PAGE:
Planet X Researchers
Confirm the existence, but NASA is in denial

David Morrison is a real NASA scientist who studies real planets and makes real discoveries about the real universe.

Unfortunately for him, Morrison’s duties also include debunking perennial Internet theories that a fake planet is about to destroy the Earth, which was supposed to happen in 2003, then 2012, then Sept. 23, then October — and now the world is supposed to end again sometime Sunday.

And the astronomer sounds like he’s just about had it.
“You’re asking me for a logical explanation of a totally illogical idea,” Morrison said on this week’s SETI Institute podcast after the hosts asked for his take on the third scheduled apocalypse in three months. “There is no such planet, there never has been, and presumably there never will be — but it keeps popping up over and over.”

We can understand his frustration. Based on just enough pseudoscience to capture the popular imagination, the theory claims that a planet (or “black star”) called Nibiru (or Planet X) is orbiting the outer fringes of our solar system. It’s just far enough out there that no one can prove it exists, of course, but also happens to be on a path that will soon send it careening toward Earth — either to smash into us or get close enough to cause a gravitational doomsday.

“I now receive at least one question per day, ranging from anguished (‘I can’t sleep; I am really scared; I don’t want to die’) to the abusive (‘Why are you lying; you are putting my family at risk; if NASA denies it then it must be true.’)” he wrote.

Morrison laid out a detailed explanation, which he would repeat in years to come: There is no evidence that Nibiru exists; if it did exist, it would have screwed up the outer planets’ orbits long ago; and people have predicted its arrival before and been wrong.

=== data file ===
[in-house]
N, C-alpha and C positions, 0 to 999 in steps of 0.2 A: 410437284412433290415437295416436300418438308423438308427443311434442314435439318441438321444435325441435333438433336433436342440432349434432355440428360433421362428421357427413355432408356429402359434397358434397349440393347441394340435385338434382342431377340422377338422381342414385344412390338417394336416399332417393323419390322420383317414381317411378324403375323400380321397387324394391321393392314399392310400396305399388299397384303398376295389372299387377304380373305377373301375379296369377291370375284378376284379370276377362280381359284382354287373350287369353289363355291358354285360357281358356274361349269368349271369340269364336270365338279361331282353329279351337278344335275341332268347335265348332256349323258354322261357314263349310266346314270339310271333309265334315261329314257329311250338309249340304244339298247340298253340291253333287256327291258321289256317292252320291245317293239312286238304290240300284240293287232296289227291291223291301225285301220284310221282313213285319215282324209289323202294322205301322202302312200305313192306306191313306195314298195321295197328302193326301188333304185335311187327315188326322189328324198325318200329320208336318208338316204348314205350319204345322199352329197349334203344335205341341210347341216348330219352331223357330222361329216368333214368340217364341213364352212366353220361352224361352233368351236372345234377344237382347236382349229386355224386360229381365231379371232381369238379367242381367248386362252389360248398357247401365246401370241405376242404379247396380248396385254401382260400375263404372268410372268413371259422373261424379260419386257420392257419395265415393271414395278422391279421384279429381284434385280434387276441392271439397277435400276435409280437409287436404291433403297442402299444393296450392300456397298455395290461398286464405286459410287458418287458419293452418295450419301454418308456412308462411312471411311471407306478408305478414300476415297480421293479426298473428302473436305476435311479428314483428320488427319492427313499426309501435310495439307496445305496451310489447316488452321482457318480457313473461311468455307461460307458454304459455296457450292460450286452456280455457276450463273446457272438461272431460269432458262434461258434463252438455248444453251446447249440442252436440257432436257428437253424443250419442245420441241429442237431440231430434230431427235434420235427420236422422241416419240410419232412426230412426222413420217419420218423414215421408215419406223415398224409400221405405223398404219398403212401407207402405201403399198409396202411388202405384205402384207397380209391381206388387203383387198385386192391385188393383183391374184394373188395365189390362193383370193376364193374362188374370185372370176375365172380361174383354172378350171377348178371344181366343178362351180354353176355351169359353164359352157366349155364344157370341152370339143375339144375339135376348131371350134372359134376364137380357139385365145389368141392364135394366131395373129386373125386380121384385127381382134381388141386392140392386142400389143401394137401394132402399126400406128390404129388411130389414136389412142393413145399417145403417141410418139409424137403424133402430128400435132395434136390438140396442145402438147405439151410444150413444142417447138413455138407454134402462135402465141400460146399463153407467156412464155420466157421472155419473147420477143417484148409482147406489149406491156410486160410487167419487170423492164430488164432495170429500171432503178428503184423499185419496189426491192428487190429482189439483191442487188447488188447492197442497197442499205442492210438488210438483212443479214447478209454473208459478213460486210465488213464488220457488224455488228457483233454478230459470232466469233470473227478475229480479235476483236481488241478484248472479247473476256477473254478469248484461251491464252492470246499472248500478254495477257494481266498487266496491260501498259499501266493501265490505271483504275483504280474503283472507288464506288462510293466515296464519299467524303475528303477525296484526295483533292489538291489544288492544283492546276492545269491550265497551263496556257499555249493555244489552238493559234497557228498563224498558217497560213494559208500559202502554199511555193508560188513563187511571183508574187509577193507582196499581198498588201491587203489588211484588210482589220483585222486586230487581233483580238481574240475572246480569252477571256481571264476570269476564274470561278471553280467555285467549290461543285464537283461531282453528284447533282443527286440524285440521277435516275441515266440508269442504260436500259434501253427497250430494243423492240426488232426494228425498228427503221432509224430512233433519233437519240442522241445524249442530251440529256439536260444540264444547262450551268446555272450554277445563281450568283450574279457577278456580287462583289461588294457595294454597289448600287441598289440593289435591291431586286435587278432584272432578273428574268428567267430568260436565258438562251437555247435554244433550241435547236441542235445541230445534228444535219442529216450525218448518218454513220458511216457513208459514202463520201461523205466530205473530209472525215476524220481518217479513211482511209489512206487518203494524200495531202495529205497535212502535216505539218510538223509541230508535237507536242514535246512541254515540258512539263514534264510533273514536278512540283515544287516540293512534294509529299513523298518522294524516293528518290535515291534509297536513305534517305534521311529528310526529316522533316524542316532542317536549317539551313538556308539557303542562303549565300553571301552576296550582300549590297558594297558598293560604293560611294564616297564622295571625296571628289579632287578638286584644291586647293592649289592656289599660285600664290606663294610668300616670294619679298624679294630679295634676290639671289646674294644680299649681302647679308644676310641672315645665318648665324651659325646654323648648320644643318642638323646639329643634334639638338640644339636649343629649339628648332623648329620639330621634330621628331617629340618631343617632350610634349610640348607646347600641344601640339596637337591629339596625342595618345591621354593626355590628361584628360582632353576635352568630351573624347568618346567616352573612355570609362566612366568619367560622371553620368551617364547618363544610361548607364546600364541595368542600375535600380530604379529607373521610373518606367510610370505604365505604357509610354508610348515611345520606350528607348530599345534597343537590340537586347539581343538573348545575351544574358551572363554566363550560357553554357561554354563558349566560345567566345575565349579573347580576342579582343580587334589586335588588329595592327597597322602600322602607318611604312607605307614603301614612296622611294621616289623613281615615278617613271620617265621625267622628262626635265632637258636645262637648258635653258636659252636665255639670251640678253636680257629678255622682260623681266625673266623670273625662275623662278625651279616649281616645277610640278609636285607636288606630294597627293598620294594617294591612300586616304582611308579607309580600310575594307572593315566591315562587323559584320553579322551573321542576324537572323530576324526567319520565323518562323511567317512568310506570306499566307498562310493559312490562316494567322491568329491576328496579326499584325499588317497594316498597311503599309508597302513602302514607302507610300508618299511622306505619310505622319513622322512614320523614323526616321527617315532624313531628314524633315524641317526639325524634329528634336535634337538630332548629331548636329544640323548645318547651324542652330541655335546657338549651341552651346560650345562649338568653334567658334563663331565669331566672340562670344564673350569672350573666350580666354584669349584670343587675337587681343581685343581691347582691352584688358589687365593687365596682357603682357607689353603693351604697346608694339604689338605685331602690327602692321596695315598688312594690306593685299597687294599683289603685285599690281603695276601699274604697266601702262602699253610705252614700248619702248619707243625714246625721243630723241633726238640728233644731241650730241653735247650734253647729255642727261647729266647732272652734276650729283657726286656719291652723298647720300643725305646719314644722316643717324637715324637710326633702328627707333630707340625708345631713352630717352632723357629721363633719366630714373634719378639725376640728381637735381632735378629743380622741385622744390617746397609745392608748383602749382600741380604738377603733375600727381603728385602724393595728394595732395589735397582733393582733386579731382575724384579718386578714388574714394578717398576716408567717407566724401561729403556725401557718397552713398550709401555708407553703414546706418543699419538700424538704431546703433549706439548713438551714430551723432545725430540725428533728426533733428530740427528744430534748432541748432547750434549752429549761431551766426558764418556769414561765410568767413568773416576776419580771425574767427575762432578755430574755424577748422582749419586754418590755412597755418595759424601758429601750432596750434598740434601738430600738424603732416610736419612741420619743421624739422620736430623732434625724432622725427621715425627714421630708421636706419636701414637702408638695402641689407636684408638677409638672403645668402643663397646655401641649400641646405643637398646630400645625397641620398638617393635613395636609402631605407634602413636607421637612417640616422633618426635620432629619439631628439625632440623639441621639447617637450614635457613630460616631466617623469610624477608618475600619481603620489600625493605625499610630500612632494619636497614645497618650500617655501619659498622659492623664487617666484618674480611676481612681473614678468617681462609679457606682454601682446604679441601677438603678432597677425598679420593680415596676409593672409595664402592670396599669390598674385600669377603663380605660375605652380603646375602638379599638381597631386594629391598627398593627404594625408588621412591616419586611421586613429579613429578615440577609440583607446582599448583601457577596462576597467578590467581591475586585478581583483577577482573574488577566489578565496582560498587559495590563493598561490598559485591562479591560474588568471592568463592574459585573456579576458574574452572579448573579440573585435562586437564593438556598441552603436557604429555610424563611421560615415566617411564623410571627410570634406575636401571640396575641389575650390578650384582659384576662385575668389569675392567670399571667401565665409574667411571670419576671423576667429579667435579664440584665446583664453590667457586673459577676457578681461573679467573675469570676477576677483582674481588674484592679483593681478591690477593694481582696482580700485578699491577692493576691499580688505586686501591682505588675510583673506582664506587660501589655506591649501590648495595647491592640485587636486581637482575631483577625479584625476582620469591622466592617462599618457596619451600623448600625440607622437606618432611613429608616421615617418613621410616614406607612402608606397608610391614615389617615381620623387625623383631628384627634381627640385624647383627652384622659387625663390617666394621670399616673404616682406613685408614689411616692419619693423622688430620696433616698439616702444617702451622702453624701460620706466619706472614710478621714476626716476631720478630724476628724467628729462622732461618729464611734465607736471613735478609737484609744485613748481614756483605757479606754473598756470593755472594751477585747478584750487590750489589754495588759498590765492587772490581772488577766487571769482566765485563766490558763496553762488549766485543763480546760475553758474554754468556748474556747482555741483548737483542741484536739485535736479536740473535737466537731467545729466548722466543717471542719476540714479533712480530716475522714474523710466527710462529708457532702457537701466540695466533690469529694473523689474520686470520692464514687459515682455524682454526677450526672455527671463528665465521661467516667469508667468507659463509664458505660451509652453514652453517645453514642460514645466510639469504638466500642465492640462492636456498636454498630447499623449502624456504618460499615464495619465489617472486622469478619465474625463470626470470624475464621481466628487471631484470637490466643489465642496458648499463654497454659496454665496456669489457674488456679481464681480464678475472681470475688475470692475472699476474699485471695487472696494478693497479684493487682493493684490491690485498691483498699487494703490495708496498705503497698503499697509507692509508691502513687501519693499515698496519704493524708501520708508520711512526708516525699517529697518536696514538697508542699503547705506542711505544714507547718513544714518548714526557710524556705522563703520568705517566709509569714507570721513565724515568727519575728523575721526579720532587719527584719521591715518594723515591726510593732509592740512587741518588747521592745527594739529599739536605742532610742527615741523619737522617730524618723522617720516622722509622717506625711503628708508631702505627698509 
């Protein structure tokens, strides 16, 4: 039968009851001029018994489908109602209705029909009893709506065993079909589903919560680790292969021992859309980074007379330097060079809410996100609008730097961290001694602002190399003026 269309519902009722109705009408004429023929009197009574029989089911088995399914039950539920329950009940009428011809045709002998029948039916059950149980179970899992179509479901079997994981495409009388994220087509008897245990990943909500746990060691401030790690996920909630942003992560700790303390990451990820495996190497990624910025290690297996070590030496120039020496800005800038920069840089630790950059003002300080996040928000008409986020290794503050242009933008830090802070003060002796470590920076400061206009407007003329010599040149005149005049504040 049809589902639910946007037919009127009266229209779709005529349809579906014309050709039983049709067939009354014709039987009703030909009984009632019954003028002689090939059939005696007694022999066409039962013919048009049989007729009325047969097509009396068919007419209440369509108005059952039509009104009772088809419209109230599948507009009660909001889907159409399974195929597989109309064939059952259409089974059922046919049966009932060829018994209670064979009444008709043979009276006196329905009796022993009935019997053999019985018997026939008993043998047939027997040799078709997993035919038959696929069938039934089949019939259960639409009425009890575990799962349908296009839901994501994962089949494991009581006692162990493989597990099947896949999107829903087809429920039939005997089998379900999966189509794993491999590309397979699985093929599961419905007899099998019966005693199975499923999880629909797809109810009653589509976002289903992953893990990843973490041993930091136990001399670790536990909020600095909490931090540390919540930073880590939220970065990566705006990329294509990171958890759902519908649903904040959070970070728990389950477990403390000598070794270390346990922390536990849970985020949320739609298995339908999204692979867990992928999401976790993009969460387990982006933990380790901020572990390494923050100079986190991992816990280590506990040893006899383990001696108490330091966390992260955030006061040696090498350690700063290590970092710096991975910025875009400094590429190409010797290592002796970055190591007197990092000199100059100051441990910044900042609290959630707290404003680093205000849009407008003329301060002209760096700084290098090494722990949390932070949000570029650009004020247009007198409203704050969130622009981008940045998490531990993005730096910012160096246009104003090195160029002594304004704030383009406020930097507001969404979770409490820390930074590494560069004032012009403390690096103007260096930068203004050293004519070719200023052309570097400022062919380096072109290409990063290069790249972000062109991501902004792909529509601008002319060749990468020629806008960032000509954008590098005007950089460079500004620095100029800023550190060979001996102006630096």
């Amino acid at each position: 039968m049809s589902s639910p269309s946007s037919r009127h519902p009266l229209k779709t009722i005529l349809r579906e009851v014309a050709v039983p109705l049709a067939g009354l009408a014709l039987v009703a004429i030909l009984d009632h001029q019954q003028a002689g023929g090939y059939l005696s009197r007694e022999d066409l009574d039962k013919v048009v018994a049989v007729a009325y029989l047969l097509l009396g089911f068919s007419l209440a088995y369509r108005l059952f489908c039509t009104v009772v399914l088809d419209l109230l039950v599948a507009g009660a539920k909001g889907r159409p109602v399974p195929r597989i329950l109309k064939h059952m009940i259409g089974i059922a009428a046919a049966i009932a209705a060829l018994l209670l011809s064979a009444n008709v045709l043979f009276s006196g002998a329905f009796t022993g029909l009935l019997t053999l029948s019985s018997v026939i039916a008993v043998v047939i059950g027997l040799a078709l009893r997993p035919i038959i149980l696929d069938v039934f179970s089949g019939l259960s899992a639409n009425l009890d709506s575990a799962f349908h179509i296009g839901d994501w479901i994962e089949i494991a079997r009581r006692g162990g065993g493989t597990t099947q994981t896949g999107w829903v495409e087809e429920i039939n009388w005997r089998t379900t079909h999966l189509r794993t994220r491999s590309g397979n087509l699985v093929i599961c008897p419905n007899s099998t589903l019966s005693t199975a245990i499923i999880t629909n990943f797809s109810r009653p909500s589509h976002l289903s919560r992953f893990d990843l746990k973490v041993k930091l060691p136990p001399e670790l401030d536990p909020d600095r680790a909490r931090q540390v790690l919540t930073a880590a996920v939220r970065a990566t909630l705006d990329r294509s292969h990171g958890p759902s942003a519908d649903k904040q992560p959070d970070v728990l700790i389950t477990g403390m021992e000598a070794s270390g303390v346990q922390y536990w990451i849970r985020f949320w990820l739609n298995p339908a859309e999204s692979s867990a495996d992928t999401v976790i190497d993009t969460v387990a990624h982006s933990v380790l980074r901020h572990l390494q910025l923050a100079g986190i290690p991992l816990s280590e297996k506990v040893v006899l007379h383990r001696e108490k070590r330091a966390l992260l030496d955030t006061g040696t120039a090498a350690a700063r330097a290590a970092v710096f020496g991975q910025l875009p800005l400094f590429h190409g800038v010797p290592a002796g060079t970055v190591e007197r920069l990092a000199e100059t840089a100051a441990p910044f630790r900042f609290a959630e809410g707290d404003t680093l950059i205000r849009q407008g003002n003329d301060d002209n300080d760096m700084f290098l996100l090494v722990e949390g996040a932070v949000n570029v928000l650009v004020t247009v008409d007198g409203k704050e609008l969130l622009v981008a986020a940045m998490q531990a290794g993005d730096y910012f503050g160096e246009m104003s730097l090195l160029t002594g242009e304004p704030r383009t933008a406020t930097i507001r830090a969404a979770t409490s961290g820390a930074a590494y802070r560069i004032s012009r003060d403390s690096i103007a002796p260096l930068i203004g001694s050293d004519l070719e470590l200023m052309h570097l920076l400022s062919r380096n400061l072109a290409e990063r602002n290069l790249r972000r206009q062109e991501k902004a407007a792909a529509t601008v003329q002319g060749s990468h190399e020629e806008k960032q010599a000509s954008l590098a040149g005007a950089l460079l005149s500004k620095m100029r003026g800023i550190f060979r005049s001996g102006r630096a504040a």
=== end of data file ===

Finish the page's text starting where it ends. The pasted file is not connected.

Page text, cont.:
Of course, logic didn’t work. Thousands of panicky emails poured into NASA as the 2012 supposed doomsdate approached, Morrison said on the podcast. The agency was internally split over whether to respond, lest it legitimize nonsense, and eventually the director of NASA decided something had to be done.



“I got a note from a 12-year-old girl. She said she and her classmates were scared,” he said in a 2011 video. “The simplest thing to say is there is no evidence whatsoever for the existence of Nibiru.”
Sure enough, no phantom star disrupted Earth’s orbit in 2012.
Sure enough, the fear of it continued to disrupt Morrison’s work up to the present day.
As Kristine Phillips wrote for The Washington Post, a conspiracy theorist put a biblical spin on the Nibiru theory this year, claiming to have deduced from the Book of Revelation that it would set off a spasm of earthquakes, volcanic eruptions and tidal waves beginning on Sept. 23.
September passed. The theorist’s revised date, Oct. 15, also came and went uneventfully.
Related image David Meade
But tabloids and YouTube cranks simply moved on to other theorists with other soon-ish dooms dates. The most recent was a blogger who predicted that Nibiru, the sun, and the Earth will all line up and cause a cataclysmic series earthquakes on Sunday.

The facts are clear and the photographic evidence discovered by Youtube creator and Planet X News Investigator Scott C'one and Dr. Claudia Albers definitely puts an eye on something very strange and unbelievable occurring in our sky.

Considering all of the government cover-ups over the years, we should not discount anything, especially the unknown when dealing with space.  Science does not always have the answers and these investigative researchers are clearly on to something.

Dr. Claudia Alber and Scott C'one have written two books on the subject showing both the scientific and photographic evidence that they have discovered and it's quite remarkable.  The latest book was worth reading and has opened a blind eye to something that needs more open research and the truth.  You can find the latest Planet X Report 2017 publication on Amazon by following the link below.



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